ConnectWise, which provides IT management software for managed service providers, said it has fixed a critical-severity vulnerability that if exploited could allow a threat actor to remotely execute code or access confidential data.
The vulnerability impacts the ConnectWise Recover (v2.9.7 and earlier) backup and disaster recovery tool and the R1Soft (v6.16.3 and earlier) server backup manager tool. For R1Soft, impacted users need to upgrade to v6.16.4, while ConnectWise said that impacted ConnectWise Recover server backup managers have automatically been updated to the latest version (v2.9.9). However, in a recent analysis, Huntress researchers said a significant number of vulnerable instances remain.
“Our research identified upwards of 5,000 exposed server manager backup instances via Shodan — all of which had the potential to be exploited by threat actors, along with their registered hosts,” according to John Hammond and Caleb Stewart, security researchers with Huntress, on Monday. “Considering that Server Backup Manager SE is predominately used by Hosting and Managed Service Providers who specialize in outsourced IT services for many businesses, this vulnerability has the potential to impact significantly more than 5,000 SMBs.”
ConnectWise has recommended that impacted users patch as soon as possible and categorized the flaw as a priority one, a designation reserved for “vulnerabilities that are either being targeted or have a higher risk of being targeted by exploits in the wild.”
“It is important to note that the upstream ZK vulnerability not only affects R1Soft, but also any application utilizing an unpatched version of the ZK framework."
The issue stems from an upstream authentication bypass vulnerability in the ZK open-source Ajax web application framework (CVE-2022-36537), which was discovered by Markus Wulftange with Code White GmbH and initially patched in May 2022. Months later, in July, Florian Hauser with Code White GmbH found that the flaw is bundled with ConnectWise’s R1Soft application, meaning that certain ConnectWise products are vulnerable. Researchers with Huntress have since built on this discovery and the initial vulnerability in order to create a proof-of-concept (PoC) exploit that could be leveraged against vulnerable ConnectWise R1Soft instances to bypass authentication, gain code execution and deploy the Lockbit 3.0 ransomware.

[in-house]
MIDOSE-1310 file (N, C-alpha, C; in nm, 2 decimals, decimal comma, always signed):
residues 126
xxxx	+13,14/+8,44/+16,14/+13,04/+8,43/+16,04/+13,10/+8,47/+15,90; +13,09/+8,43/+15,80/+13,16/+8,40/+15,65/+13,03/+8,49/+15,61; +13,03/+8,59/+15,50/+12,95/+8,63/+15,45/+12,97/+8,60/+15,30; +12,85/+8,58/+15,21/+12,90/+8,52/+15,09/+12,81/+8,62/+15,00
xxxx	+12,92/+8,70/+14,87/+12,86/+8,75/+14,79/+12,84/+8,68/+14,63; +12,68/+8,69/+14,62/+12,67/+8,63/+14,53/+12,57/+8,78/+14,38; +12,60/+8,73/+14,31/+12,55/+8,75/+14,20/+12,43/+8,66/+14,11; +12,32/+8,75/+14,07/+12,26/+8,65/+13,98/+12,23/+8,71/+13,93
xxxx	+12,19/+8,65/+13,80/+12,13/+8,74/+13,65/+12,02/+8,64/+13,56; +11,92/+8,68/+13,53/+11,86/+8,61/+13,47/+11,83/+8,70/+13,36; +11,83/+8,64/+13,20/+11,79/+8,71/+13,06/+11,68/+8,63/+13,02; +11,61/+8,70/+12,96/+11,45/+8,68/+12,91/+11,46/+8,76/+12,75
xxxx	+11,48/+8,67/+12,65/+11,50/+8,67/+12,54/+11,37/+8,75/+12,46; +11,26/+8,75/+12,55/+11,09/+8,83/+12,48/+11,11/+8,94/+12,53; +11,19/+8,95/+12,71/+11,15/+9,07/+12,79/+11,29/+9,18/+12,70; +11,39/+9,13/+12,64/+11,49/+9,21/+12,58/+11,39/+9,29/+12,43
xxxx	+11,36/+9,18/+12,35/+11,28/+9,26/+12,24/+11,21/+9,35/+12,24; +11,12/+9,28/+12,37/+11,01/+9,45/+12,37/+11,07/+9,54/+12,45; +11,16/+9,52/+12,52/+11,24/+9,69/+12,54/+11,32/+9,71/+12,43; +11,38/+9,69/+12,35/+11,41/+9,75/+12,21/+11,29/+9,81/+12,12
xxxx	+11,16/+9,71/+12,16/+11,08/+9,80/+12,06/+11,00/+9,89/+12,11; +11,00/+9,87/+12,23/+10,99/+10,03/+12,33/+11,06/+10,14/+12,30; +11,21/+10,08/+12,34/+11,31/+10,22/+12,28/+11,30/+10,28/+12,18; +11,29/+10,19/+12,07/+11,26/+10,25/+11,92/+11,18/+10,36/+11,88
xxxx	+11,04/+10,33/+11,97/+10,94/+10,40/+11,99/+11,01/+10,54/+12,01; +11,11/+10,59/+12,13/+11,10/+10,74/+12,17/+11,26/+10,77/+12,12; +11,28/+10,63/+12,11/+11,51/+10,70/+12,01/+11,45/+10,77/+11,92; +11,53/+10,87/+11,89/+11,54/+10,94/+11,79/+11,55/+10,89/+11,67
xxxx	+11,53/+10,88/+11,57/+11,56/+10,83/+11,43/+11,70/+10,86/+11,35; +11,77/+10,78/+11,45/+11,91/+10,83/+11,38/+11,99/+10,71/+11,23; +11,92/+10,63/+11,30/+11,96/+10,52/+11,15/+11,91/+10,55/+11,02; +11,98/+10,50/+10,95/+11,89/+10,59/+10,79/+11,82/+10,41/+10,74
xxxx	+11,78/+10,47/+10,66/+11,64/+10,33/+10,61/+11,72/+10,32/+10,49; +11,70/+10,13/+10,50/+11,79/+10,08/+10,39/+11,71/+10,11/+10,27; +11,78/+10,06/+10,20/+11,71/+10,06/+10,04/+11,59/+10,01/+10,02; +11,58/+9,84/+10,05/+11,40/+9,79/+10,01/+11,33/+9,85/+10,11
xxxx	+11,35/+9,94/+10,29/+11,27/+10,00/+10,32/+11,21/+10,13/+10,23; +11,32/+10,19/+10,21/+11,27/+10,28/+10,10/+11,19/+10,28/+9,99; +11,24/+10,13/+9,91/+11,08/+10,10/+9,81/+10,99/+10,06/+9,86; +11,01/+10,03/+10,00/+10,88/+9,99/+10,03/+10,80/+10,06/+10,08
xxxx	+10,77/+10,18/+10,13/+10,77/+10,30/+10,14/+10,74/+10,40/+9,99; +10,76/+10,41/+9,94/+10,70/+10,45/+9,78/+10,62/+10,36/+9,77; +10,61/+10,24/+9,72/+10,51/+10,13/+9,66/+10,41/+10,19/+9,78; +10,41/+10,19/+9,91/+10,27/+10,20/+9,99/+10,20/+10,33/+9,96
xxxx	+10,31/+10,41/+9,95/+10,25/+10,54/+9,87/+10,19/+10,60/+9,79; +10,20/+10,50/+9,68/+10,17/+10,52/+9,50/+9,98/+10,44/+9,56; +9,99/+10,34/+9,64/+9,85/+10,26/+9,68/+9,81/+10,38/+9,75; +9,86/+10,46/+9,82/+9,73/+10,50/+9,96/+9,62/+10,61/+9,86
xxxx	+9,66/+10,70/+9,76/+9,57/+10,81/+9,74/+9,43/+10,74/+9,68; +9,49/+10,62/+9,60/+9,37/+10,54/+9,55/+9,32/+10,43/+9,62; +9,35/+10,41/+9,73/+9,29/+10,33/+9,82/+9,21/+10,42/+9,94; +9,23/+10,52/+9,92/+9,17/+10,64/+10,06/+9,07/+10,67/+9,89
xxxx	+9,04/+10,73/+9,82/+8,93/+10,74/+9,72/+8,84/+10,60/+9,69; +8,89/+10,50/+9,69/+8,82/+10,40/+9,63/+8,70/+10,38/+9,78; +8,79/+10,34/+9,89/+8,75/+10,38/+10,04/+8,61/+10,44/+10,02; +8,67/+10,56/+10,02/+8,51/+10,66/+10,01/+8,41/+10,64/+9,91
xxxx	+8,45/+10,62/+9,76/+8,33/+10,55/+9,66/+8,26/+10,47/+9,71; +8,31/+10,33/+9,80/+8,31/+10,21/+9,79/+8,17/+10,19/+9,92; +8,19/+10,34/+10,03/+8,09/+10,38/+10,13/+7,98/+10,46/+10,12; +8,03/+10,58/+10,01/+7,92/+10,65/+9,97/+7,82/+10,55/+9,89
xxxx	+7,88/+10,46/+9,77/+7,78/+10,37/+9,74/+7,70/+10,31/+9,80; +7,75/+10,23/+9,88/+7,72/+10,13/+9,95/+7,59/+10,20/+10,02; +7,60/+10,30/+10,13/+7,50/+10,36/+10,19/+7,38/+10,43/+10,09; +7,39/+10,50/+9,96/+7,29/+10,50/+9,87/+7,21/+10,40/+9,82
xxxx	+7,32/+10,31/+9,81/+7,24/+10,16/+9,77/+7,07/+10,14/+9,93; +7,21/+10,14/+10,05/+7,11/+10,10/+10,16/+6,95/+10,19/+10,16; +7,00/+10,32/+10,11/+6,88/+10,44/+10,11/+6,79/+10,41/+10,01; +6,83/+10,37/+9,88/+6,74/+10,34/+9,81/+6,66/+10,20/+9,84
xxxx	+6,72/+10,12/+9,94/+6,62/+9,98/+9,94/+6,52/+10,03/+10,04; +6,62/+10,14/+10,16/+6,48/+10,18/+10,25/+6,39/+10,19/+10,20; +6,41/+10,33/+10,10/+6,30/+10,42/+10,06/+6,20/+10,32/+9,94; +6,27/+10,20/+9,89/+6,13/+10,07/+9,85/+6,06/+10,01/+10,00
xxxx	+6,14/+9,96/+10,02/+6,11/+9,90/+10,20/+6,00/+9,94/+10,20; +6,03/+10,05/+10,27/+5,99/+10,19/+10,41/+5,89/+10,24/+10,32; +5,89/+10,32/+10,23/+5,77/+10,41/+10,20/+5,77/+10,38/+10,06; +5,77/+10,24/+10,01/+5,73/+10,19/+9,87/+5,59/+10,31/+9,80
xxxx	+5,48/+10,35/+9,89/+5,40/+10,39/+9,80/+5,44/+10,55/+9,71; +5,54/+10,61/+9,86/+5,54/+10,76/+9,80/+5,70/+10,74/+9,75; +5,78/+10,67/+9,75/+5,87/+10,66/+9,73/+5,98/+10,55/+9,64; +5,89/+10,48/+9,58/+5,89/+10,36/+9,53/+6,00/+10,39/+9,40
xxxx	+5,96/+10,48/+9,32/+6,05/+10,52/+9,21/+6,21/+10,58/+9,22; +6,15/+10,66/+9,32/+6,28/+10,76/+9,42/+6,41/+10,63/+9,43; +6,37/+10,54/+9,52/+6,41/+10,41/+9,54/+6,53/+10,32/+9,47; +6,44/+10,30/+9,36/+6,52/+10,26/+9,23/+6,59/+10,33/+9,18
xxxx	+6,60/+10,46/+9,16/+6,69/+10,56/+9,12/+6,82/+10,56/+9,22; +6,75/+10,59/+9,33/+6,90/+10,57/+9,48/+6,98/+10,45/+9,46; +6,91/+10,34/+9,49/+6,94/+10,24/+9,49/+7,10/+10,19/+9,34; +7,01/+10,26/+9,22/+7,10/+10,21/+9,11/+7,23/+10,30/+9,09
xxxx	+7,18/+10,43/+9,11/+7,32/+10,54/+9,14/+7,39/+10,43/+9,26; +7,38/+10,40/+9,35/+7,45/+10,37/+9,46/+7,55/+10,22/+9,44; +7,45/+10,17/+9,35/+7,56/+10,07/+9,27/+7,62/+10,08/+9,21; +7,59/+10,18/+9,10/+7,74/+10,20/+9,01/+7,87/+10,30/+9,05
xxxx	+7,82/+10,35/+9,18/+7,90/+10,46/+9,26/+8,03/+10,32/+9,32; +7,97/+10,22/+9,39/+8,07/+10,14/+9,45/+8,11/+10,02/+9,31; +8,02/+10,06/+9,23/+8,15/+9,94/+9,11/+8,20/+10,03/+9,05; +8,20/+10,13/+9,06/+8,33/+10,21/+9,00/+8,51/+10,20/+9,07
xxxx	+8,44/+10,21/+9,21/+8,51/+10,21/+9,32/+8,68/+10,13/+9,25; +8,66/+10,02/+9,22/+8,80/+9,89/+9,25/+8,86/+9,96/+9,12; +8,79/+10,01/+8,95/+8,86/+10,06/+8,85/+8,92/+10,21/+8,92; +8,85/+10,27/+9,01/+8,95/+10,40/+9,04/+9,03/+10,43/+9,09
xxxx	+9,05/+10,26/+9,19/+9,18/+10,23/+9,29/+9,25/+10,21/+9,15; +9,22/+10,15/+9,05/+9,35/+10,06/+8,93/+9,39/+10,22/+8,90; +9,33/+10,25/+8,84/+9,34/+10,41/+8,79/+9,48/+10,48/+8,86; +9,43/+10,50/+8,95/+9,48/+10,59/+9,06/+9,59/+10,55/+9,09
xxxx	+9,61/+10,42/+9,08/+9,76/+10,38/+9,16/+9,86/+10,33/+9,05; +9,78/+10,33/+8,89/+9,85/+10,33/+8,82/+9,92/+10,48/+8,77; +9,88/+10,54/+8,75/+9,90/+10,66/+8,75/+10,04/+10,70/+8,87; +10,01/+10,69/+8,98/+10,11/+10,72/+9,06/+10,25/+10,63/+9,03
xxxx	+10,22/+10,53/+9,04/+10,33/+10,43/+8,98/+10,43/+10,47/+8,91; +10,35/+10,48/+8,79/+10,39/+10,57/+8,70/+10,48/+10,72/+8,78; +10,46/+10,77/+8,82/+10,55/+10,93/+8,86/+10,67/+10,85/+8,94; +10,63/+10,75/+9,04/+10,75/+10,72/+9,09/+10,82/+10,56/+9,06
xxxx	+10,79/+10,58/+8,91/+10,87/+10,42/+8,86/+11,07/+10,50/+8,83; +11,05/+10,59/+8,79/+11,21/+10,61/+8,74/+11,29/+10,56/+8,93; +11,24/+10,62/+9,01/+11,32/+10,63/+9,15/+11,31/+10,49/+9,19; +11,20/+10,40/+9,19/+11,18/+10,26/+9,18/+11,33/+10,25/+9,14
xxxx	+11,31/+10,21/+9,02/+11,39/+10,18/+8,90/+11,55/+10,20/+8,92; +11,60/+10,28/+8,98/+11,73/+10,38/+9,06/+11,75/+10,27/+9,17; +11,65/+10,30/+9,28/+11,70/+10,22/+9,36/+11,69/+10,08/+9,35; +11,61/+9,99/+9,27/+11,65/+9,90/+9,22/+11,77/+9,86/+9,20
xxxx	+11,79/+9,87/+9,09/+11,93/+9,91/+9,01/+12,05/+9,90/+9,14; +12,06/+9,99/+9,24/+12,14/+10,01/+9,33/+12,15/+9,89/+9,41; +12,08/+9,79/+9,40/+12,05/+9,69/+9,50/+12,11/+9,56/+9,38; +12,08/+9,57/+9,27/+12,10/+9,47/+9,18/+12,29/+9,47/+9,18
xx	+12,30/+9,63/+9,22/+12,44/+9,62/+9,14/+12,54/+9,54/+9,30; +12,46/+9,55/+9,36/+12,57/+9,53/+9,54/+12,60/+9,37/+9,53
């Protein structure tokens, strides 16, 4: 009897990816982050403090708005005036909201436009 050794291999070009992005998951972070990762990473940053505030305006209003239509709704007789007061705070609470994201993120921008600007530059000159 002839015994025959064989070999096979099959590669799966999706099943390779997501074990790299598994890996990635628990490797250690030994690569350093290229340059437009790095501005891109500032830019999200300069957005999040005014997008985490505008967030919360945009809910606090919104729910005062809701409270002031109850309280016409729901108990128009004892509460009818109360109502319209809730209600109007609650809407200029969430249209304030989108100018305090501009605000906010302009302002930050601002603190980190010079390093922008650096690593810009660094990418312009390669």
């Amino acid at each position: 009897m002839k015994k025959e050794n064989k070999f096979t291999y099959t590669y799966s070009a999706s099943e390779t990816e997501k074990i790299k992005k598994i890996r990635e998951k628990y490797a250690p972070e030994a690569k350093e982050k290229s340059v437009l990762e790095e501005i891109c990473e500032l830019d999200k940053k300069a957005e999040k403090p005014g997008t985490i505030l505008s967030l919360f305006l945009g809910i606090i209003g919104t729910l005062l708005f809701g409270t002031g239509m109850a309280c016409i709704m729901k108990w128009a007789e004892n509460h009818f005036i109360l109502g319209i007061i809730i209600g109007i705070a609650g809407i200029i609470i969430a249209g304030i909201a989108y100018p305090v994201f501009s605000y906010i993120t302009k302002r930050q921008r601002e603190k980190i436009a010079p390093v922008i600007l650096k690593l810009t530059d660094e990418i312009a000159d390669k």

“Huntress has reproduced this issue and furthered the proof of concept exploit, leveraging the initial vulnerability to leak server private key files, software licenses, system configuration files and ultimately gain Remote Code Execution (RCE) as the system superuser and manipulate R1Soft to push further arbitrary code execution downstream to all registered endpoints,” according to Huntress researchers in their analysis.
No evidence of exploitation in the wild has been detected thus far by Huntress or ConnectWise, and ConnectWise’s patch is effective in stopping the PoC exploit, Huntress confirmed. However, Huntress researchers said that other applications may also be impacted by the upstream ZK authentication bypass vulnerability.
“It is important to note that the upstream ZK vulnerability not only affects R1Soft, but also any application utilizing an unpatched version of the ZK framework,” according to Huntress researchers. “The access an attacker can gain by using this authentication bypass vulnerability is specific to the application being exploited, however there is serious potential for other applications to be affected in a similar way to R1Soft Server Backup Manager.”